Breaking down the difference between full FDA approval, emergency use authorization for vaccines

COVID-19 vaccine hesitancy is a primary concern for health officials

Breaking down the difference between full FDA approval, emergency use authorization for vaccines
Breaking down the difference between full FDA approval, emergency use authorization for vaccines

SAN ANTONIO – The hesitancy of getting a COVID-19 vaccine is one of the top concerns for state and federal health officials.

Some people say emergency use authorization isn’t enough for them, and they’d rather wait for full approval by the FDA. However, doctors are still urging everyone to get a COVID-19 vaccine as soon as possible to help mitigate the spread of the delta variant.

Currently, 50% of Americans are fully vaccinated with the COVID-19 vaccine.

When emergency use is granted for these vaccines, it allows the FDA to make a product available to the public based on the best available evidence instead of waiting for all the evidence needed for full FDA approval.

None of the COVID-19 vaccines in the U.S. have been given full FDA approval as of yet.

Dr. Cory Hallam, Ph.D., a professor of innovation management at Texas Biomedical Research Institute, said due to the dire situation of the COVID-19 pandemic, time was ticking and there wasn’t time to wait for full FDA approval when the vaccines were released.

“Essentially, they’re recognizing that we’re in dire need of some response, whether therapeutic or vaccine perspective, because the threat to the nation, the threat to the world is so large. And so it doesn’t mean you’re going to circumvent that process. They will still go through that full FDA approval process over time as more and more data comes in. But essentially, we rely on the fact that they brought together the best scientists, the best minds to look at the data that’s available, track it clinically. And as they’re doing the distribution, continue the tracking, even as you would do in a normal approval process,” said Dr. Hallam.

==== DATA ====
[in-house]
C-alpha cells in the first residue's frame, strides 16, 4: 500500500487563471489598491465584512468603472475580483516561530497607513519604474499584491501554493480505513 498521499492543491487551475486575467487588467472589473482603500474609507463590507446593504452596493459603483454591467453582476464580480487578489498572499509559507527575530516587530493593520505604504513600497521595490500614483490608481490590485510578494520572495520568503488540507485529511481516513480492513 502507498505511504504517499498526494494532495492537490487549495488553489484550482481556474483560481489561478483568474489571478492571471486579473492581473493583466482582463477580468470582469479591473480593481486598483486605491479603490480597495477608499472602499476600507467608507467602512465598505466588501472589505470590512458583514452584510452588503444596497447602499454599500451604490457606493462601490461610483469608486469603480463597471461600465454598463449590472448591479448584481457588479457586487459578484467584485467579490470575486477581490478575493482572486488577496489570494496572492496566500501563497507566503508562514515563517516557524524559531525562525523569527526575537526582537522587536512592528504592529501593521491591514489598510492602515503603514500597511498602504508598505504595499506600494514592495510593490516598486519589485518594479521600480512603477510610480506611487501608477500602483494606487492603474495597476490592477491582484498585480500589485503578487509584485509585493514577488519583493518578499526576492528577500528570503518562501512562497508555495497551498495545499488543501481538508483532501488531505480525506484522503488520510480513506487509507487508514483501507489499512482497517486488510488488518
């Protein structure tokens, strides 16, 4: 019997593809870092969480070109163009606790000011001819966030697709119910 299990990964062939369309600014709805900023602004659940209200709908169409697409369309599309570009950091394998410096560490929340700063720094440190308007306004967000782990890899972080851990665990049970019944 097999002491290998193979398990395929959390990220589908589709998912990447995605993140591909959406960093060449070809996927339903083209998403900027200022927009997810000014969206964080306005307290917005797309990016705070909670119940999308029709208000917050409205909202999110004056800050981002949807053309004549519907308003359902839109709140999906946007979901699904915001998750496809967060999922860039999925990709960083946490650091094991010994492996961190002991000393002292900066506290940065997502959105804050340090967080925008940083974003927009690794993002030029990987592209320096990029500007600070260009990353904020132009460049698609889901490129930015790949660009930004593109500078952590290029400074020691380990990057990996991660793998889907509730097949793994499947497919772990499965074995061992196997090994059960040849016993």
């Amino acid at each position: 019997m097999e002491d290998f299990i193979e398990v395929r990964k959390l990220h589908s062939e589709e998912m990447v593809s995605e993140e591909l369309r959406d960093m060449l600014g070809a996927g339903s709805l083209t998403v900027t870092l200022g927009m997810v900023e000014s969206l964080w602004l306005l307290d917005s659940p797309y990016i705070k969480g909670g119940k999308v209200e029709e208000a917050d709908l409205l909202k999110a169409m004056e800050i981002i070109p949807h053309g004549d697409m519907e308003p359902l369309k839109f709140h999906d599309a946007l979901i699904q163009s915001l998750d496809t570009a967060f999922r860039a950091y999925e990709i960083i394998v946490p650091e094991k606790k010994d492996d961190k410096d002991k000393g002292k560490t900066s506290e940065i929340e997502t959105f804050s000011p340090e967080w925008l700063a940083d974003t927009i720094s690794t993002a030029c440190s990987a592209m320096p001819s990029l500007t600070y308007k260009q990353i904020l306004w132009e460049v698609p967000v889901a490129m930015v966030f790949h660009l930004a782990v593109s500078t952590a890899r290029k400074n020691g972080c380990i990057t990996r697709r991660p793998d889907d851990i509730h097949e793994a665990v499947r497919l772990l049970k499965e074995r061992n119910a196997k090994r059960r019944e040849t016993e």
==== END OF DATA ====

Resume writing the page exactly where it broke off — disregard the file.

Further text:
Hallam said in a non-pandemic, the vaccine approval process where no previous science has been done could take 15 years.

For the vaccines we’re using against COVID-19, he said decades of science and research have already been done on mRNA technology. This led to vaccine companies really only ramping up clinical trials and working on multiple phases of the process at the same time.

“They put a lot of activities in parallel that used to happen sequentially. And so, you would be running some challenge studies at the same time that you would be running first in human phase one to safety dose studies.” said Dr. Hallam “You’re not skipping anything. You’re essentially doing that in parallel. And as the data became available, the FDA was able to look at that.”

Hallam said the vaccines that are given full FDA approval will essentially be the same as those that are being used now under emergency use authorization.

“We would expect that the FDA approval will go through for exactly what was submitted for the emergency use authorization.”

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About the Authors:

John Paul Barajas is a reporter at KSAT 12. Previously, he worked at KRGV 5 in the Rio Grande Valley. He has a degree from the University of Houston. In his free time, he likes to get a workout in, spend time on the water and check out good eats and drinks.